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'Only the beginning': Increase in wildfires heavily linked to climate change, study finds


A new study strengthens the case that climate change has been the main cause of the growing amount of land destroyed by wildfires over the past two decades in the western U.S., and one researcher says the trend is likely to worsen in the years to come.

"I am afraid that the record fire seasons in recent years are only the beginning of what will come due to climate change, and our society is not prepared for the rapid increase of weather contributing to wildfires in the American West," Rong Fu, study co-author and University of California, Los Angeles, professor of atmospheric and oceanic sciences, said in a news release.

The increasing destructiveness of wildfires is shown by U.S. Geological Survey data. Between 1984 to 2000, the average burned area across 11 western states was nearly seven thousand square kilometres per year. For the next 17 years, through 2018, the average burned area was approximately 13.5 thousand square kilometres per year.

In 2020, according to a U.S. National Interagency Coordination Center report, the amount of land burned by wildfires in the American West reached 35.6 thousand square kilometres -- an area larger than the state of Maryland.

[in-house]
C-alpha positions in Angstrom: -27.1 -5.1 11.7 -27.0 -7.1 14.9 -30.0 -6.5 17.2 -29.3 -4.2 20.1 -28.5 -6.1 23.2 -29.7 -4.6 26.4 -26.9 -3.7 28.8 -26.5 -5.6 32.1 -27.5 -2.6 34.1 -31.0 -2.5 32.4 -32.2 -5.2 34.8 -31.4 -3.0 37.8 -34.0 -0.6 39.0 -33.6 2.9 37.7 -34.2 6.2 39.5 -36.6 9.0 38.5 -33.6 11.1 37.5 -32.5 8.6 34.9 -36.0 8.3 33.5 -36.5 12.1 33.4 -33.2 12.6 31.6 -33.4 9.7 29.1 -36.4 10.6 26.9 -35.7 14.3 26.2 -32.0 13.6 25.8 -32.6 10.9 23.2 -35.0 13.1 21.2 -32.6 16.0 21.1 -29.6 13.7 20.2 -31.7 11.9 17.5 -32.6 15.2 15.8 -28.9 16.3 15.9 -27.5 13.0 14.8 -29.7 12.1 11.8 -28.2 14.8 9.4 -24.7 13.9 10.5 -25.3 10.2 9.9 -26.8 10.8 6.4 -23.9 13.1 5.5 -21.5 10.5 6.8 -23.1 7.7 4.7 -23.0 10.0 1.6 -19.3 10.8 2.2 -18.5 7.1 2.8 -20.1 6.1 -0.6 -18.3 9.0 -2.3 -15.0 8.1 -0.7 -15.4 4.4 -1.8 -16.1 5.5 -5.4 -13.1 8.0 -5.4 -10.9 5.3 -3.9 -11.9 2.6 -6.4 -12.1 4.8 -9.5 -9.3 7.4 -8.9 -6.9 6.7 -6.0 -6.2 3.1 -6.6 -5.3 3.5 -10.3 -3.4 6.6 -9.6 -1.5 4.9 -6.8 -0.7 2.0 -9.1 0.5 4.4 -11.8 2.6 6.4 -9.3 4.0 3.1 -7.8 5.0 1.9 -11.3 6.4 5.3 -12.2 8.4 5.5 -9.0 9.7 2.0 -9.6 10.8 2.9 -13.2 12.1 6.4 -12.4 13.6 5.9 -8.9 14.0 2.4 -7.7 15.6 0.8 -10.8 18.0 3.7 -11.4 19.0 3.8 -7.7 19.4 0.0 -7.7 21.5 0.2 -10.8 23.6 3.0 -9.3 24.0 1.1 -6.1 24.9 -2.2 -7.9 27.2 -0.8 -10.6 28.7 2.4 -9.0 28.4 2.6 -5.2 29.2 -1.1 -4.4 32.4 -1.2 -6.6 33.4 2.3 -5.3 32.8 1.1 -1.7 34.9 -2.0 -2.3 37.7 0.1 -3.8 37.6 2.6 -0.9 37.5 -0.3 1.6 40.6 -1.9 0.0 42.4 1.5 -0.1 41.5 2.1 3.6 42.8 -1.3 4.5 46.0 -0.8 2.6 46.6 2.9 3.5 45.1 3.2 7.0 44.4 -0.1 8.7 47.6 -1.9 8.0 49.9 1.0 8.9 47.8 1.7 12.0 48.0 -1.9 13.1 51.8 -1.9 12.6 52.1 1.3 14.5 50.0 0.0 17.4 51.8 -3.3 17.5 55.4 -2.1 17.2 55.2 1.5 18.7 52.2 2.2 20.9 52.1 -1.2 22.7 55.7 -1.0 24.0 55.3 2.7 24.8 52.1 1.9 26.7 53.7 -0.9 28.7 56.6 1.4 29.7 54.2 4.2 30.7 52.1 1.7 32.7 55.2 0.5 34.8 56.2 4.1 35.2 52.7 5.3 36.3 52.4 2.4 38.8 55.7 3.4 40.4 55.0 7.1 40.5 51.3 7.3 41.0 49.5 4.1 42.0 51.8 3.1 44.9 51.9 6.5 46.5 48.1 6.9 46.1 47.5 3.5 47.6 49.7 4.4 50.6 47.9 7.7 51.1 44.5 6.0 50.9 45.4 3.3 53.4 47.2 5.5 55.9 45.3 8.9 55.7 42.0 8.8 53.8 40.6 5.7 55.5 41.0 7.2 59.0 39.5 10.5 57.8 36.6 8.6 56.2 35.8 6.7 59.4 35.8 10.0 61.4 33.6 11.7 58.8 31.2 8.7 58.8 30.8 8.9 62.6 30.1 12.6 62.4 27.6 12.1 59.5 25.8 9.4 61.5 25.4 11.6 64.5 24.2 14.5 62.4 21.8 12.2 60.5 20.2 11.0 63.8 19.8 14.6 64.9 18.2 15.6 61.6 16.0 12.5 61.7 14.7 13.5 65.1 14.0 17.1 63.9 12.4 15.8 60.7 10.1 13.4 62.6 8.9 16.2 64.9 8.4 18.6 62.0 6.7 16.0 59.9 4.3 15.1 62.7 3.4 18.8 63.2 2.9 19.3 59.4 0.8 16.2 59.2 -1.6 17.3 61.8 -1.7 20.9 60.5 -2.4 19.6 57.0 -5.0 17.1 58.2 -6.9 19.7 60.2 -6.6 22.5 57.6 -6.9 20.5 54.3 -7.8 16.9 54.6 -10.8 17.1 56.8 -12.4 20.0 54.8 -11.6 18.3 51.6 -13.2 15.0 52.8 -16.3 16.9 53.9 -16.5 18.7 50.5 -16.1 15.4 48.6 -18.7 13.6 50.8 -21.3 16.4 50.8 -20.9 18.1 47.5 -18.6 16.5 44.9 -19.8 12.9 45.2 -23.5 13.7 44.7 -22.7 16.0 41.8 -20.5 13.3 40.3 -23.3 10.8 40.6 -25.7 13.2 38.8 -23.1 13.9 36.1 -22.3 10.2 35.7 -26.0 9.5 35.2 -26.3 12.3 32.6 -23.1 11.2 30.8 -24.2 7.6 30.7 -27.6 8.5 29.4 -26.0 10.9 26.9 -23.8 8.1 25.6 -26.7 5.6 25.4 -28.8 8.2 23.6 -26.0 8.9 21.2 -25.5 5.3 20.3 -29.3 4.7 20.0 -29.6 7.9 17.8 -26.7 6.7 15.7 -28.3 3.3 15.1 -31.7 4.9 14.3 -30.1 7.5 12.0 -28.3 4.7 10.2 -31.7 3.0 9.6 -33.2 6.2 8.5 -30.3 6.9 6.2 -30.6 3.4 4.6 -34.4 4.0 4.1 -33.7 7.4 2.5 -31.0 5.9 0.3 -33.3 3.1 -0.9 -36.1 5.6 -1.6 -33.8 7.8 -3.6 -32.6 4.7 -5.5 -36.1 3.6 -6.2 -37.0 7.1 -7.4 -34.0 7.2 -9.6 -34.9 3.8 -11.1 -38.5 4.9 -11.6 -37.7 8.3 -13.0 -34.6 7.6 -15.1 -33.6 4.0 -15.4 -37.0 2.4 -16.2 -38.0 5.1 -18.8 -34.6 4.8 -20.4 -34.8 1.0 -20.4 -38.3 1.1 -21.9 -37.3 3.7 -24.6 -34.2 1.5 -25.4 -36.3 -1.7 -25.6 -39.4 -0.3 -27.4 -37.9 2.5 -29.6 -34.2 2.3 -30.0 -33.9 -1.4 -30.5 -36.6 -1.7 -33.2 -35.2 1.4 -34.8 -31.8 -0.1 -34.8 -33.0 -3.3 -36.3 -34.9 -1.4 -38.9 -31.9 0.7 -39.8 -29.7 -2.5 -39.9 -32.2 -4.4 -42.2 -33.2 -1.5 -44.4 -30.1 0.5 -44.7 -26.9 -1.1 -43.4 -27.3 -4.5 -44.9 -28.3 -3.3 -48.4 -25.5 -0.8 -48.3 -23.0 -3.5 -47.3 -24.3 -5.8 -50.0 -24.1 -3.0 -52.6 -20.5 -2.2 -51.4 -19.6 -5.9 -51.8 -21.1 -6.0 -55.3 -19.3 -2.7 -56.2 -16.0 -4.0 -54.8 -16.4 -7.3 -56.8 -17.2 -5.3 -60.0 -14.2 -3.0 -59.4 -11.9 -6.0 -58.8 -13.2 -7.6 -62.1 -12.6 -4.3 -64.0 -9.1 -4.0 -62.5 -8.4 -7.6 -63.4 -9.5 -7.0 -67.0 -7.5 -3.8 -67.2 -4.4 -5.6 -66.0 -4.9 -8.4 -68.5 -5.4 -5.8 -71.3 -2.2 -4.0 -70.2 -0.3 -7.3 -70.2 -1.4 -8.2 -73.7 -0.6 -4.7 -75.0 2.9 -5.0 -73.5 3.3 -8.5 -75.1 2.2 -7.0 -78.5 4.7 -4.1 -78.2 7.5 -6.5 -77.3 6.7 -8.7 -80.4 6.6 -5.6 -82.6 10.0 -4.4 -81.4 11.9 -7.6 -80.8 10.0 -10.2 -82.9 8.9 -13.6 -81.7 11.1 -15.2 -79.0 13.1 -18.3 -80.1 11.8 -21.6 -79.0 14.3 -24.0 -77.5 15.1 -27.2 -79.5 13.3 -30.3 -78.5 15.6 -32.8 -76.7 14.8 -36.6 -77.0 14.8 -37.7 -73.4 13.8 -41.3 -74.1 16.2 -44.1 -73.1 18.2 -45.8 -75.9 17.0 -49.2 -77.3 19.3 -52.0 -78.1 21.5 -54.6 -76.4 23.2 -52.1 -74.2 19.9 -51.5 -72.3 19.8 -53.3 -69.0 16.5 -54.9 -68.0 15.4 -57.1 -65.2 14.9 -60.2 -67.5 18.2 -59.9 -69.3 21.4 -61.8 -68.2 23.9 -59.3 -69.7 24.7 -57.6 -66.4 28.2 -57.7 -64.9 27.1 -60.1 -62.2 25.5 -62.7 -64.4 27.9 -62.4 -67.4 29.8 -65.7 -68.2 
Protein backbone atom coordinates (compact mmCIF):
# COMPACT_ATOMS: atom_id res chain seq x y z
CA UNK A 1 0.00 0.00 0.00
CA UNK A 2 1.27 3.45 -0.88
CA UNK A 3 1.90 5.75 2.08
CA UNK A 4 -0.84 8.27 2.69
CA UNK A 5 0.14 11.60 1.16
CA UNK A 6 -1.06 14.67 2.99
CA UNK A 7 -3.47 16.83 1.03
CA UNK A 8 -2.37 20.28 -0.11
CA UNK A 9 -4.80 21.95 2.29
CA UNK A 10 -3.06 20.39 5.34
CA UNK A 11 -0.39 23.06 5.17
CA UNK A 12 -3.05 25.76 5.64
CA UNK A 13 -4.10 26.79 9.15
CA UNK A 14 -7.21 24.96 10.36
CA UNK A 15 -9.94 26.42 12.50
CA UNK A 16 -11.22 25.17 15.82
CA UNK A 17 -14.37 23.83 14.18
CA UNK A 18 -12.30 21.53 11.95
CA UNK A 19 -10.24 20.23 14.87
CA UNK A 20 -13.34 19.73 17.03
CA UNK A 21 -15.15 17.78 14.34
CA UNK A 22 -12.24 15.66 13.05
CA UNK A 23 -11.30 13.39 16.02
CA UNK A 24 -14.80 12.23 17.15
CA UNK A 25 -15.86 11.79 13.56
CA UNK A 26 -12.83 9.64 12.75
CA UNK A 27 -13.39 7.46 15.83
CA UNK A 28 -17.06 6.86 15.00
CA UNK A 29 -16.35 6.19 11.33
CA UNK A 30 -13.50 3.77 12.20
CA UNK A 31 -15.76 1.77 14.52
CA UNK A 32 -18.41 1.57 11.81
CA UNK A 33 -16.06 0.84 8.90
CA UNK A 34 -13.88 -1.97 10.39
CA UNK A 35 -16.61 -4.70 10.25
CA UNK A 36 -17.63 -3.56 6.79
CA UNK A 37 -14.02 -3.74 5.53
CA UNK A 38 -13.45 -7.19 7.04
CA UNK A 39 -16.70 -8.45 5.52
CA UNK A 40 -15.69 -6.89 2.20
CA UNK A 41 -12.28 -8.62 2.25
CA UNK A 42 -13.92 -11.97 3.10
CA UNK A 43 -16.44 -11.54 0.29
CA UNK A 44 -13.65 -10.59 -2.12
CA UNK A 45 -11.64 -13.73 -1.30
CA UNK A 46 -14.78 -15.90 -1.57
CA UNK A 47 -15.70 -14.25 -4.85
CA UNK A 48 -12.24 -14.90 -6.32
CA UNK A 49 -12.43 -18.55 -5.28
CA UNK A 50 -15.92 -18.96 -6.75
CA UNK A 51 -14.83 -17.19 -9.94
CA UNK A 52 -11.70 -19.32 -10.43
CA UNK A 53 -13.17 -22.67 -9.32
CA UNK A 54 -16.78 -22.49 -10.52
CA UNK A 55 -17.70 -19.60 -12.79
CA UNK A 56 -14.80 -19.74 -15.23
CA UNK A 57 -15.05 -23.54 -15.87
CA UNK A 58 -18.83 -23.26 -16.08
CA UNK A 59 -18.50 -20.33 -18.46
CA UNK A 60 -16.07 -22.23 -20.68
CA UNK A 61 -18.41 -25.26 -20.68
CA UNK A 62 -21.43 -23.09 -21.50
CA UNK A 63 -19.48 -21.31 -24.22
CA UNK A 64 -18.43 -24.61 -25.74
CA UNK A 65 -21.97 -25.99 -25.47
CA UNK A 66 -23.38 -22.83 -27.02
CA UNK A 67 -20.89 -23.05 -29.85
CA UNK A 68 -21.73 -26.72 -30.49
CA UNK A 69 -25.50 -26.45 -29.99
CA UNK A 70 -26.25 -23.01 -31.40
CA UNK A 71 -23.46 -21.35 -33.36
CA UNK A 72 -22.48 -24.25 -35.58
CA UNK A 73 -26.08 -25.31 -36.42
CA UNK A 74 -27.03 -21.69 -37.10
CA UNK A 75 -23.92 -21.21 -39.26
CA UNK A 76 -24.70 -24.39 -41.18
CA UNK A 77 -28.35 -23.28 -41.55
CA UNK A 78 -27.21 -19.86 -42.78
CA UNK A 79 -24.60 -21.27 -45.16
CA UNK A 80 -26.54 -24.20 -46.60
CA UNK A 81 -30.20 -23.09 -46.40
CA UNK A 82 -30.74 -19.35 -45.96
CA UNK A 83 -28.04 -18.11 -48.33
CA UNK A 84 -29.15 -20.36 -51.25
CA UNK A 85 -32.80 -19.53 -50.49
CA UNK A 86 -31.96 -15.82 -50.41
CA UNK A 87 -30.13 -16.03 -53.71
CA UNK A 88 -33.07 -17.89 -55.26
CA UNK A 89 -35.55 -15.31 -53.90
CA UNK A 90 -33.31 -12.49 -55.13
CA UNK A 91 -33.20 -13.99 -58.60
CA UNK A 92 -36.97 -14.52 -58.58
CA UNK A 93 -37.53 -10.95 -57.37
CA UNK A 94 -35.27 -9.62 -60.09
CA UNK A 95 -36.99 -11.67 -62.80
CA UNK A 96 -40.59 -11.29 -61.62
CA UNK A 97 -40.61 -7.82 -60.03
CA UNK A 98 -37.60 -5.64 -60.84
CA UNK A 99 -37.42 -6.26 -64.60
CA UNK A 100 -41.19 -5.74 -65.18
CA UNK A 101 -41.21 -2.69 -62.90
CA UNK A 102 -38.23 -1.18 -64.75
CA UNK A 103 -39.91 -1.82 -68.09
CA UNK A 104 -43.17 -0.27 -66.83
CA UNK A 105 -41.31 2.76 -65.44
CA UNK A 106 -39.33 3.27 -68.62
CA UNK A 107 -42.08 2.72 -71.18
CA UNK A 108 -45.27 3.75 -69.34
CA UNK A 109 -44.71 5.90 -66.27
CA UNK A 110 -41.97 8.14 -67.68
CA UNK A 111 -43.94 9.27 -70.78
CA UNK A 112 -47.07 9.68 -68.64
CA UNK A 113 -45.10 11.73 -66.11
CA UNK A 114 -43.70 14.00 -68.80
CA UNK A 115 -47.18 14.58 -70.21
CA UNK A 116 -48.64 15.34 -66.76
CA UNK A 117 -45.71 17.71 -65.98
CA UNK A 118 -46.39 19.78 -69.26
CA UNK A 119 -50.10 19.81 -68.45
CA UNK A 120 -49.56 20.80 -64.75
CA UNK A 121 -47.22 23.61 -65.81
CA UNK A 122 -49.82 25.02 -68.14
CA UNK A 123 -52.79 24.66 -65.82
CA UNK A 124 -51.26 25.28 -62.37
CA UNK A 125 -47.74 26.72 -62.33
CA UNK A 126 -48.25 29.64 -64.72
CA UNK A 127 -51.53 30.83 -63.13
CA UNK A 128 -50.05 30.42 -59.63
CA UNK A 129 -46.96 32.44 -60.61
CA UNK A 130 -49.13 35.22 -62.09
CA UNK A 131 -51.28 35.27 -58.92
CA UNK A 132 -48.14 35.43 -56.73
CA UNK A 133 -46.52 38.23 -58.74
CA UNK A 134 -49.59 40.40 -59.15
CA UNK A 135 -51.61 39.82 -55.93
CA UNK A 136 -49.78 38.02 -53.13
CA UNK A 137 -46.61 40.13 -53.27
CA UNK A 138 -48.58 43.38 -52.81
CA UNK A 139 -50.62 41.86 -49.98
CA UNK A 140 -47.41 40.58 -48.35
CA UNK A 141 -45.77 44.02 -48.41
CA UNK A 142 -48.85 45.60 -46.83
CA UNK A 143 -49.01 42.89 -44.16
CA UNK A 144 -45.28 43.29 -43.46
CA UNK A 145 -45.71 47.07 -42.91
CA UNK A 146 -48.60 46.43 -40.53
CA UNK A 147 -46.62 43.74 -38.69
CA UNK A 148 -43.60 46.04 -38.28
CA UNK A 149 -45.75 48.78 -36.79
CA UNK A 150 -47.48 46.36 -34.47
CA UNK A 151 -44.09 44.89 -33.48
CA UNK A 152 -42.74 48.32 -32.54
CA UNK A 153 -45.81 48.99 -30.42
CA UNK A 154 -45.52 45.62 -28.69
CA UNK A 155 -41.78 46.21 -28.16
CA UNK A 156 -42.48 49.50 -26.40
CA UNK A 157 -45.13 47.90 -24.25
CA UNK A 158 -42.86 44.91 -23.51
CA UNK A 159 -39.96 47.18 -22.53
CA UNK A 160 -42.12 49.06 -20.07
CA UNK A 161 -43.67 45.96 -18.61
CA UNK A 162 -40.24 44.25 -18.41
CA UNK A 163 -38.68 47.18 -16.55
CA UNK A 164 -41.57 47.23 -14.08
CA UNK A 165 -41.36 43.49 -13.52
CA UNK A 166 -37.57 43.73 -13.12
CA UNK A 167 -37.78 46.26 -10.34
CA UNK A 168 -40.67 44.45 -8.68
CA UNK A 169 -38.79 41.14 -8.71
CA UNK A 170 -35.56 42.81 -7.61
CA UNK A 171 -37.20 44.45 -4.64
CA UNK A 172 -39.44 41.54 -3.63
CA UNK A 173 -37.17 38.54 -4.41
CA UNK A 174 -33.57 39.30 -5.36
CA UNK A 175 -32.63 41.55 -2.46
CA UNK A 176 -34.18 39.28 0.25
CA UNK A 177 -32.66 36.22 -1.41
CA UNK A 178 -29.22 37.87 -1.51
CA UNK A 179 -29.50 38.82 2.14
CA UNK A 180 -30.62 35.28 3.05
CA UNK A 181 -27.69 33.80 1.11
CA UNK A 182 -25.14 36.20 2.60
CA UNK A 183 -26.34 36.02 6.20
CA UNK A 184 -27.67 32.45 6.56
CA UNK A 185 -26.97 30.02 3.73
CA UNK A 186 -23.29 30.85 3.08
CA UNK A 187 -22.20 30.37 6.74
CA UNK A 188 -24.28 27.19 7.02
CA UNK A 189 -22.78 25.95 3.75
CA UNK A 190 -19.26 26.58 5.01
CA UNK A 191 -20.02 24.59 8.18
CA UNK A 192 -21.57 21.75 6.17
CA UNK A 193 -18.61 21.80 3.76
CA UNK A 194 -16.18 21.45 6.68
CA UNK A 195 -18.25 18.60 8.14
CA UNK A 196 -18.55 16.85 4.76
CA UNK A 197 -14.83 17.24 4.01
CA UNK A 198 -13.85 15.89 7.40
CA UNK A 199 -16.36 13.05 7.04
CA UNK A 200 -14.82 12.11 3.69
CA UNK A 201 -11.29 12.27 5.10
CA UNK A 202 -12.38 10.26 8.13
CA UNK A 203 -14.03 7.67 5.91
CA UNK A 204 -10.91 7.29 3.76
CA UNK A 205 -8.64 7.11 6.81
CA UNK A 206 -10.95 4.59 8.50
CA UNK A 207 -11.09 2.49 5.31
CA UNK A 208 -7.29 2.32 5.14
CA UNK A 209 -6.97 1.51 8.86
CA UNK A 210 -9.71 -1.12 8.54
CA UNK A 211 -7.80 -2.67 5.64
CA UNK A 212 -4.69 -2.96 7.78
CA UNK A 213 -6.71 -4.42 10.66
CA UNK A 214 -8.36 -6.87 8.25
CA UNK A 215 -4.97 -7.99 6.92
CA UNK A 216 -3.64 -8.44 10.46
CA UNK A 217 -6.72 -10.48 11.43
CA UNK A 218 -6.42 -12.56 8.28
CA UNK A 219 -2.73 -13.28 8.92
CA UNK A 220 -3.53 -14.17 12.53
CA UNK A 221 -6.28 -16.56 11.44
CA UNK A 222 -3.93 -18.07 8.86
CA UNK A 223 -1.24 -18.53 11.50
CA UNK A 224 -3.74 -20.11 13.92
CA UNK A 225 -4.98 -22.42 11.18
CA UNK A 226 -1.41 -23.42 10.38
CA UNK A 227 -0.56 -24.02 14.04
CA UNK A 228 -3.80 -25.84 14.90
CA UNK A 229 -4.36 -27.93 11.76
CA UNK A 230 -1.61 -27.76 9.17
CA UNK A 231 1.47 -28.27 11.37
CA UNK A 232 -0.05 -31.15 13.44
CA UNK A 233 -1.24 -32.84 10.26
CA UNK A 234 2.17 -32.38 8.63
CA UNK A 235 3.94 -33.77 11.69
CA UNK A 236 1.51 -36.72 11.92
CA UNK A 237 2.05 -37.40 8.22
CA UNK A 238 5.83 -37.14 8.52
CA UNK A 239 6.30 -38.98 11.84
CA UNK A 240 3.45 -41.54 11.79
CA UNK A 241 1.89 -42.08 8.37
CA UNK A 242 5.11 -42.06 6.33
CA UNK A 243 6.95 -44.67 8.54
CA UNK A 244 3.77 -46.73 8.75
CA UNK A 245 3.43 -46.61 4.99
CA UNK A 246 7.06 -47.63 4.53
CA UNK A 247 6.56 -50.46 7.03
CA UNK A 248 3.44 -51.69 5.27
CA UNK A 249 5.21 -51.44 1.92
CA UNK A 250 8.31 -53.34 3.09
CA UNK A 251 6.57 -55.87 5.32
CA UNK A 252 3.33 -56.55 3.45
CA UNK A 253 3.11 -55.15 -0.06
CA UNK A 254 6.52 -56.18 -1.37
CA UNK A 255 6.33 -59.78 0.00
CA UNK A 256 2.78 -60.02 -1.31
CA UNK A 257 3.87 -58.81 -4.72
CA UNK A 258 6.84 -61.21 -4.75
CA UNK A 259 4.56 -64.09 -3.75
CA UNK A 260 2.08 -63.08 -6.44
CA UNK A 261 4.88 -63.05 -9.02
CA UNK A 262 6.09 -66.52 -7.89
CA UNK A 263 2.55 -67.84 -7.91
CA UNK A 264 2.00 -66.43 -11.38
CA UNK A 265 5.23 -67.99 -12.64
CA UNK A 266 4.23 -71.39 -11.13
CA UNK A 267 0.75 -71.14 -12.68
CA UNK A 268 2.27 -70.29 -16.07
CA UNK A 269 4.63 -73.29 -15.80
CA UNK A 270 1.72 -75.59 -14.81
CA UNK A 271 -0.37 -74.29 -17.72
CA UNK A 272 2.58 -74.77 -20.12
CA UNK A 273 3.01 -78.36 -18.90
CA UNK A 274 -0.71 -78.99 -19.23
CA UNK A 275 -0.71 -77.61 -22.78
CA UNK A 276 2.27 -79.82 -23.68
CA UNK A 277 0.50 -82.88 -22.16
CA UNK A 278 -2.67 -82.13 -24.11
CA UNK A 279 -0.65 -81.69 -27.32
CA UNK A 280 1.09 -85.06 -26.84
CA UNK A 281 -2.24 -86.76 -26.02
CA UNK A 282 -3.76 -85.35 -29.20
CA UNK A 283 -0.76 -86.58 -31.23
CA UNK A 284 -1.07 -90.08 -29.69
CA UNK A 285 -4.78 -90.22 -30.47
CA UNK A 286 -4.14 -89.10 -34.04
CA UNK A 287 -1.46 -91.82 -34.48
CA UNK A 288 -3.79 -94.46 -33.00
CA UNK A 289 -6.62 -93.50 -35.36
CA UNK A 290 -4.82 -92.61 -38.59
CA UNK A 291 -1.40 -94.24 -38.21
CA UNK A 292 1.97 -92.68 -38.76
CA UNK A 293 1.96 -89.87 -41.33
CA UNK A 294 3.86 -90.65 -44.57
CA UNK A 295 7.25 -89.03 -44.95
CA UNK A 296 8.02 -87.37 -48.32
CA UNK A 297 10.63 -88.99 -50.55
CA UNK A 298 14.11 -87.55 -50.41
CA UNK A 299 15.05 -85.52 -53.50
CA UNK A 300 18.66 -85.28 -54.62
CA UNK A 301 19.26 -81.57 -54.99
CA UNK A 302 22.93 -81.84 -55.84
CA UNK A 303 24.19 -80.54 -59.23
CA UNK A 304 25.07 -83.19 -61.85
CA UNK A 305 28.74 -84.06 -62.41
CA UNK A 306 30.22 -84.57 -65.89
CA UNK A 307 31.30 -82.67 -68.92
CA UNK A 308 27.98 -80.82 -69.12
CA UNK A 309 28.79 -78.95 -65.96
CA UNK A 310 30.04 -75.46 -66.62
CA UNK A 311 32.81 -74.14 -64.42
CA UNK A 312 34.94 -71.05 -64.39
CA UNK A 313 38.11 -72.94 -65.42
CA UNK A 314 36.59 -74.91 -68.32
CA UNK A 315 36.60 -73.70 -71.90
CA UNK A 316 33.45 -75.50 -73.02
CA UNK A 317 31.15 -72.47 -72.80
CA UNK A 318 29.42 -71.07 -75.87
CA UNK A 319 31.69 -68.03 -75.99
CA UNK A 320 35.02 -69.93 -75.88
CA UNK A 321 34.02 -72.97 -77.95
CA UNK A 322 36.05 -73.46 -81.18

By comparison, British Columbia had its worst wildfire season in history in 2018, during which about 13.5 thousand square kilometres of land was burned. That broke the previous record set a year earlier, when approximately 12.2 thousand square kilometres of land was scorched.

The next two years were well below average, but during a challenging season in 2021, between April 1 and Sept. 30, wildfires in British Columbia burned about 8.7 thousand square kilometres of land.

The study, published in the peer-reviewed journal Proceedings of the National Academy of Sciences, tackles the question of what has caused this massive increase in destruction, and whether it is indeed climate change or simply changing weather patterns.

The researchers applied artificial intelligence to climate and fire data in order to determine the impact of climate change, among other factors, on vapour pressure deficit (VPD), which is the key climate variable of wildfire risk.

VPD is the difference between the amount of moisture in the air and how much moisture the air can hold when saturated. When the VPD is higher than the present amount of moisture, the air can draw additional moisture from soil and plants. Large wildfire-burned areas tend to have high VPD levels.

The study found that the 68 per cent of the increase in VPD across the western U.S. between 1979 and 2020 was likely due to climate change. The rest was likely caused by naturally occurring changes in weather patterns.

"And our estimates of the human-induced influence on the increase in fire weather risk are likely to be conservative," Fu said.

Fu said she expects wildfires to become more intense and more frequent in the western U.S. as time goes on.

"Our results suggest that the western United States appears to have passed a critical threshold, that human-induced warming is now more responsible for the increase of vapour pressure deficit than natural variations in atmospheric circulation," Fu said. "Our analysis shows this change has occurred since the beginning of the 21st century, much earlier than we anticipated." Top Stories

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